• Comparing Drag and Drop options – credit is given to Gutenberg for WYSWYG  display despite distinct problems and ignores navigation tool shortcomings not fixed until the recent 5.9 release. No comparison of PageBuilder point and click styling advantage over  Gutenberg  especially the  shortage in styling options in its Core Blocks and continued shortage in 3rd party block suppliers.
    • Comparing PageBuilder Templates to Gutenberg Block Patterns – credit is given that PageBuilders have many more templates available as multi-page packets, or single pages or as sections of pages. Templates are easy to copy, exposit, and global style. In contrast there are fewer patterns which may require HTML, CSS or JavaScript coding. Despite PageBuilders many advantages, Gutenberg patterns are given a par rating with PageBuilder templates.
    • In terms of styling options per element or block, PageBuilders are given the advantage but then assessment ignores the huge number of 3rd party addons and plugins available to PageBuilders.
    • On runtime speed Gutenberg advocates have promoted a Big Lie . Tests show that PageBuilder match or out perform Gutenberg in a broad range of speed tests and in detail look at several PageBuilders. The big Gutenberg flaw is to not do standard optimizing steps like caching and code minification with no explanation for bypassing standard tuning methods.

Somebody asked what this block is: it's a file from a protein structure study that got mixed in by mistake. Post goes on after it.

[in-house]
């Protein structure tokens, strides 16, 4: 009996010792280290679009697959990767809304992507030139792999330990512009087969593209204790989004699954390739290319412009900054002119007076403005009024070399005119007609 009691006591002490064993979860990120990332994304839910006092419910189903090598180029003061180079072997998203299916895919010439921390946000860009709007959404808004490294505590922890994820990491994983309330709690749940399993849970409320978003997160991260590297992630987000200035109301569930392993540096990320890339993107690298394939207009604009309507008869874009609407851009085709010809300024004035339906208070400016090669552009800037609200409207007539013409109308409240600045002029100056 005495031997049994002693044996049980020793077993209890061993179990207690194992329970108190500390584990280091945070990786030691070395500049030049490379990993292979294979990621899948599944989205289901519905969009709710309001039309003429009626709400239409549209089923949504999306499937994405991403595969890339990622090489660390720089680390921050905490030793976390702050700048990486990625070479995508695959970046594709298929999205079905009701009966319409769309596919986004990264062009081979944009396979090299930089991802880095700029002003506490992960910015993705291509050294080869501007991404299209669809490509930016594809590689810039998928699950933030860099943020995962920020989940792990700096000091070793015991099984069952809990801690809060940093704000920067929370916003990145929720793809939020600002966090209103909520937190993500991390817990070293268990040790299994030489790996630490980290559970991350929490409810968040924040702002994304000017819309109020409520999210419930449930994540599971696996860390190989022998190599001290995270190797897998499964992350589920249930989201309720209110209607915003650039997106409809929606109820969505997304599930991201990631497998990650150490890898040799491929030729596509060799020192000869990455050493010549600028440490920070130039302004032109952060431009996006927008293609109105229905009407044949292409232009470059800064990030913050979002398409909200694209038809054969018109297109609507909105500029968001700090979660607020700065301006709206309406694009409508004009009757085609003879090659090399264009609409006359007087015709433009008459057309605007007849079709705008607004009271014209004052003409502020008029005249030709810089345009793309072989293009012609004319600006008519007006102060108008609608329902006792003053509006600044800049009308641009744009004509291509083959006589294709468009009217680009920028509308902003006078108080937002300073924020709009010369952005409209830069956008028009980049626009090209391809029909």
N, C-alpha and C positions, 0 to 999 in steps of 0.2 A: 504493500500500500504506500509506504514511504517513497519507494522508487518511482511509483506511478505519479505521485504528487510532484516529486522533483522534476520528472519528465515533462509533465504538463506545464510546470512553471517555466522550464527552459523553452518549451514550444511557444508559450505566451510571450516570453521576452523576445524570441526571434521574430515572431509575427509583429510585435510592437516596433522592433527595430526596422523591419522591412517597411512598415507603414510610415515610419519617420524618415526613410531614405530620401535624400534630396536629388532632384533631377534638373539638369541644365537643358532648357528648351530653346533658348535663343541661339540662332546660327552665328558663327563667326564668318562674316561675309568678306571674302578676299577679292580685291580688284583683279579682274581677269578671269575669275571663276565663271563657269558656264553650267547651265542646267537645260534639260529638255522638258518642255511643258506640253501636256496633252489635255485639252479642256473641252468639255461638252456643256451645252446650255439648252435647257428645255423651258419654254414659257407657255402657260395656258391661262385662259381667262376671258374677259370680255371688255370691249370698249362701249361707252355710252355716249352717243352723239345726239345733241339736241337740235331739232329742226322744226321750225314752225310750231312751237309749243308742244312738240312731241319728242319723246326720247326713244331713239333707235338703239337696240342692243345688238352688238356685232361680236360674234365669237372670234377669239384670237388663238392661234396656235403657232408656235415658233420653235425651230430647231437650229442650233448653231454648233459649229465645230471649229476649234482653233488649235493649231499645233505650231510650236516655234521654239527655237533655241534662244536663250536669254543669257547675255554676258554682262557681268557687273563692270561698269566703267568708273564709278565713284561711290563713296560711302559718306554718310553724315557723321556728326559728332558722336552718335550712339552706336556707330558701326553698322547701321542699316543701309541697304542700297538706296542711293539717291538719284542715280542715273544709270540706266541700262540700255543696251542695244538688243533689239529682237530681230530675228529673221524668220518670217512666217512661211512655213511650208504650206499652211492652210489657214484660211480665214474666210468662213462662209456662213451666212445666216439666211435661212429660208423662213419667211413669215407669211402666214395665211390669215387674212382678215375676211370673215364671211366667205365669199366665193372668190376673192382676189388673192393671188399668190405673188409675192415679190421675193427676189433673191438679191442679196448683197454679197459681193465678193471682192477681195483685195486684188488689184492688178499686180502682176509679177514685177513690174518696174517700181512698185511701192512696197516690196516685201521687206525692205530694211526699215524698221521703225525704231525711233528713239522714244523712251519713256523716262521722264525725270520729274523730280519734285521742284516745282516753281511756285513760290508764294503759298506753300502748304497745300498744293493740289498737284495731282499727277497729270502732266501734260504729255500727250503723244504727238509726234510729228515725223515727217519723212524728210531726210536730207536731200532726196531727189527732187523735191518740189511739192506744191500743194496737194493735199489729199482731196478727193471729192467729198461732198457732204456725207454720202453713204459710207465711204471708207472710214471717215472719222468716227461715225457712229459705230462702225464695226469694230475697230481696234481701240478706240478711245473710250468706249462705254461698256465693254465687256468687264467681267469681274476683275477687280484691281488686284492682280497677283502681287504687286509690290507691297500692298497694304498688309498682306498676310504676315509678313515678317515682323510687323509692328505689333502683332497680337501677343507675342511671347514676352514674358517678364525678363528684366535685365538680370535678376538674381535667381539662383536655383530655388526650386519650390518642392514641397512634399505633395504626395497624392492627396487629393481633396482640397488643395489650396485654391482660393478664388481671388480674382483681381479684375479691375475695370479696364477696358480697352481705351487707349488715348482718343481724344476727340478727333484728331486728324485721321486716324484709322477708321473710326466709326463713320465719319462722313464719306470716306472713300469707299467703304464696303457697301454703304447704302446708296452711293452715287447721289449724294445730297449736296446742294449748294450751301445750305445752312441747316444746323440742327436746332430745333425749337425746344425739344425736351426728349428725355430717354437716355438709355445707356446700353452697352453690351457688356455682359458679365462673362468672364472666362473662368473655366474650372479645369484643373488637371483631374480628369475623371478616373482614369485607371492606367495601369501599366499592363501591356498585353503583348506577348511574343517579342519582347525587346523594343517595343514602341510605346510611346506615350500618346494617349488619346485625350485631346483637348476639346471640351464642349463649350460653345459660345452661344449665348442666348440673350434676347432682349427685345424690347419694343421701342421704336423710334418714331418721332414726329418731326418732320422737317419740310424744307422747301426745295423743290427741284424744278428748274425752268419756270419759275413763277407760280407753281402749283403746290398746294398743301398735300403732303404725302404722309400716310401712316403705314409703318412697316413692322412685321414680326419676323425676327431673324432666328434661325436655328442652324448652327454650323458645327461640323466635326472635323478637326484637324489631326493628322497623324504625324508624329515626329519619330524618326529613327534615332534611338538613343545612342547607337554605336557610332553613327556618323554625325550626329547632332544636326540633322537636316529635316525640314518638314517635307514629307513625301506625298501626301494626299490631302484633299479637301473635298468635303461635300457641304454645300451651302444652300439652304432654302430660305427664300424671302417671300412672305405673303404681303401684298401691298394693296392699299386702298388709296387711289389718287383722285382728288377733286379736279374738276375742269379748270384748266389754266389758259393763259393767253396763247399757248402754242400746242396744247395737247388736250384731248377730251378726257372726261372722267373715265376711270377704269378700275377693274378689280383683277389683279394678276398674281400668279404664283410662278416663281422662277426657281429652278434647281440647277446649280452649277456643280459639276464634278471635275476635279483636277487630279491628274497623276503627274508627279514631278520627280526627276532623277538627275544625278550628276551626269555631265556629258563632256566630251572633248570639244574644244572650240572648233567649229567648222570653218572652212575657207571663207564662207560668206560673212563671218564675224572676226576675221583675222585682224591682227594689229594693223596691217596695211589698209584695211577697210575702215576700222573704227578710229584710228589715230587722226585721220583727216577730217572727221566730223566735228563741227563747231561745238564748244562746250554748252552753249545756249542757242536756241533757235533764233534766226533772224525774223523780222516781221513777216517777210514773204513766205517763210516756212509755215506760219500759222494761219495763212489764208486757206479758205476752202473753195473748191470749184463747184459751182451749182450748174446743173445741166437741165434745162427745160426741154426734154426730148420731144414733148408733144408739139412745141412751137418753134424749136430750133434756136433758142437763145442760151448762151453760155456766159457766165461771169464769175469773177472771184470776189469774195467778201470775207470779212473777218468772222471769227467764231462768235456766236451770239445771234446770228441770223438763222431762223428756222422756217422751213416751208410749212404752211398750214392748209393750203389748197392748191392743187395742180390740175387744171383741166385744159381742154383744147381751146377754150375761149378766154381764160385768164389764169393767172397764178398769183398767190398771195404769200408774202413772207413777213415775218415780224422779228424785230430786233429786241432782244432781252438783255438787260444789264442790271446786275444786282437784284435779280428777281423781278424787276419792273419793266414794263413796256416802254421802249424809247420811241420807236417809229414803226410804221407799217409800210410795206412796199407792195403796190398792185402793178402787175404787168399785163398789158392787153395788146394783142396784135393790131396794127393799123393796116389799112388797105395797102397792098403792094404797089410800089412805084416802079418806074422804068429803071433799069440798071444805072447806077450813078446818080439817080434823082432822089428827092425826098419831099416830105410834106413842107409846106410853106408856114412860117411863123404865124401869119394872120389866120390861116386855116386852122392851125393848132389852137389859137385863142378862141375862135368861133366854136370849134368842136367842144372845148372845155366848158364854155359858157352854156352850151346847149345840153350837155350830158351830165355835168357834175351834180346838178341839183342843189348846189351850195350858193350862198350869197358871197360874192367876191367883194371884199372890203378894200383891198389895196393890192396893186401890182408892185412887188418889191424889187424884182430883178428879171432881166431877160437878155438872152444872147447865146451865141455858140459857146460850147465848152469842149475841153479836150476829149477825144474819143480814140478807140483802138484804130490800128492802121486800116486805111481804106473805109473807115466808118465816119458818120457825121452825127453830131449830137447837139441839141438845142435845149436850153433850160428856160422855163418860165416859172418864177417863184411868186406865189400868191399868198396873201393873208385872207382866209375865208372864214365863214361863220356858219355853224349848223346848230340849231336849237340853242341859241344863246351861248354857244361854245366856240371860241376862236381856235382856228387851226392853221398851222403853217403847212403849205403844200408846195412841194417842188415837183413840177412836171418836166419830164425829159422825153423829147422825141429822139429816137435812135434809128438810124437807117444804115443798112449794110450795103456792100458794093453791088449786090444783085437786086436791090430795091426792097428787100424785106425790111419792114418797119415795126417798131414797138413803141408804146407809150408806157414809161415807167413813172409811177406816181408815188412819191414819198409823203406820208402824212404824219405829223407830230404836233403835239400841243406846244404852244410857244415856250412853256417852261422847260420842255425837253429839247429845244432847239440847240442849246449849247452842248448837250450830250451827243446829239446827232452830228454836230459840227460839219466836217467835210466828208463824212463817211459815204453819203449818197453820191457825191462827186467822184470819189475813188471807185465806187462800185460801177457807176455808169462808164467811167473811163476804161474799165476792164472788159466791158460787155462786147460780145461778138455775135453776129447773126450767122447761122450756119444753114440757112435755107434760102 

• Time investment concedes that PageBuilders have more templates, ease of use, and documentation resources now But the argument is that the legion of WordPress testers and developers means the Gutenberg will eventually catchup. This is the crux of the MVP model – being the owners of WordPress and its standards, Gutenberg will be made to succeed.
    • Accessibility is conceded to be mixed strengths in both camps. But again the legion of Gutenberg developers will win out over PageBuilders and any third party accessibility plugins or apps/frameworks.
    • Comparing costs resorts to the simpleton model. Because Gutenberg  is part of the free Core while most PageBuilders cost real money – advantage Gutenberg. This ignores that fact that in order to get Gutenberg to  work reasonably well developers will have to invest in block libraries, FSE systems,  block pattern tools and especially CSS Sstyling tools to shore up Gutenberg continuing design deficiencies.
    • Site Health and Security is another case of misinformation by the Gutenberg Team. We have just seen that to get Gutenberg working well will require  buying 3rd party block libraries, FSE systems, block pattern tools, etc. All of these tools will be subject to the same update and security needs that all WordPress resources are subject to.